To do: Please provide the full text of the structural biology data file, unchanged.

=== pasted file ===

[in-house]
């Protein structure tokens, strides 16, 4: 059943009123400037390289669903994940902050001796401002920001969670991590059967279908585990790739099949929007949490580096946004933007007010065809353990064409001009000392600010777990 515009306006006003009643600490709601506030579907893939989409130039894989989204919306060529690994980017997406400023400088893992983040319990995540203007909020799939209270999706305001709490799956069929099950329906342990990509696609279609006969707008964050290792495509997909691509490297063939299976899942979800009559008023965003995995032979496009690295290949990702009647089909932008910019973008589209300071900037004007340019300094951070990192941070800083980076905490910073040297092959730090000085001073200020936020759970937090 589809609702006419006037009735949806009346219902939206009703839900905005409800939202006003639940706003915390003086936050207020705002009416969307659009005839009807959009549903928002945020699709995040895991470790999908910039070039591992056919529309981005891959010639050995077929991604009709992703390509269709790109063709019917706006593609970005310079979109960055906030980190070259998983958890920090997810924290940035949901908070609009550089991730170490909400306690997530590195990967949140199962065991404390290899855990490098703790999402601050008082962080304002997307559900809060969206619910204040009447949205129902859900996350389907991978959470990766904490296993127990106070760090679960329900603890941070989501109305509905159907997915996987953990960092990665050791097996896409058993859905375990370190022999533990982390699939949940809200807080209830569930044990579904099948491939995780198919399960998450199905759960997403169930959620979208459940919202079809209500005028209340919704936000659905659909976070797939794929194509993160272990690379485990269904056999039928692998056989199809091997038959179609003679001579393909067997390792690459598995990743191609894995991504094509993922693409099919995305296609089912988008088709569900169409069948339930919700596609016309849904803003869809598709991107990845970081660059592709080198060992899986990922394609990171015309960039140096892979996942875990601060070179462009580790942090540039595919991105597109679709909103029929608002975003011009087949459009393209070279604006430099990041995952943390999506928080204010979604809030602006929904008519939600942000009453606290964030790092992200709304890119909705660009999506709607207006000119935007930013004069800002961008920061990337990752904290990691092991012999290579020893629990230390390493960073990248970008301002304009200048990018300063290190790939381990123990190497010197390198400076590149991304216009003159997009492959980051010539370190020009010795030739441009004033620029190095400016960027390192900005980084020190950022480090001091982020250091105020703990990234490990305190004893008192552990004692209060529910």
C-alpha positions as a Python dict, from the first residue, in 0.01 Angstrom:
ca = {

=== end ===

[in-house]
């Protein structure tokens, strides 16, 4: 059943009123400037390289669903994940902050001796401002920001969670991590059967279908585990790739099949929007949490580096946004933007007010065809353990064409001009000392600010777990 515009306006006003009643600490709601506030579907893939989409130039894989989204919306060529690994980017997406400023400088893992983040319990995540203007909020799939209270999706305001709490799956069929099950329906342990990509696609279609006969707008964050290792495509997909691509490297063939299976899942979800009559008023965003995995032979496009690295290949990702009647089909932008910019973008589209300071900037004007340019300094951070990192941070800083980076905490910073040297092959730090000085001073200020936020759970937090 589809609702006419006037009735949806009346219902939206009703839900905005409800939202006003639940706003915390003086936050207020705002009416969307659009005839009807959009549903928002945020699709995040895991470790999908910039070039591992056919529309981005891959010639050995077929991604009709992703390509269709790109063709019917706006593609970005310079979109960055906030980190070259998983958890920090997810924290940035949901908070609009550089991730170490909400306690997530590195990967949140199962065991404390290899855990490098703790999402601050008082962080304002997307559900809060969206619910204040009447949205129902859900996350389907991978959470990766904490296993127990106070760090679960329900603890941070989501109305509905159907997915996987953990960092990665050791097996896409058993859905375990370190022999533990982390699939949940809200807080209830569930044990579904099948491939995780198919399960998450199905759960997403169930959620979208459940919202079809209500005028209340919704936000659905659909976070797939794929194509993160272990690379485990269904056999039928692998056989199809091997038959179609003679001579393909067997390792690459598995990743191609894995991504094509993922693409099919995305296609089912988008088709569900169409069948339930919700596609016309849904803003869809598709991107990845970081660059592709080198060992899986990922394609990171015309960039140096892979996942875990601060070179462009580790942090540039595919991105597109679709909103029929608002975003011009087949459009393209070279604006430099990041995952943390999506928080204010979604809030602006929904008519939600942000009453606290964030790092992200709304890119909705660009999506709607207006000119935007930013004069800002961008920061990337990752904290990691092991012999290579020893629990230390390493960073990248970008301002304009200048990018300063290190790939381990123990190497010197390198400076590149991304216009003159997009492959980051010539370190020009010795030739441009004033620029190095400016960027390192900005980084020190950022480090001091982020250091105020703990990234490990305190004893008192552990004692209060529910």
C-alpha positions as a Python dict, from the first residue, in 0.01 Angstrom:
ca = {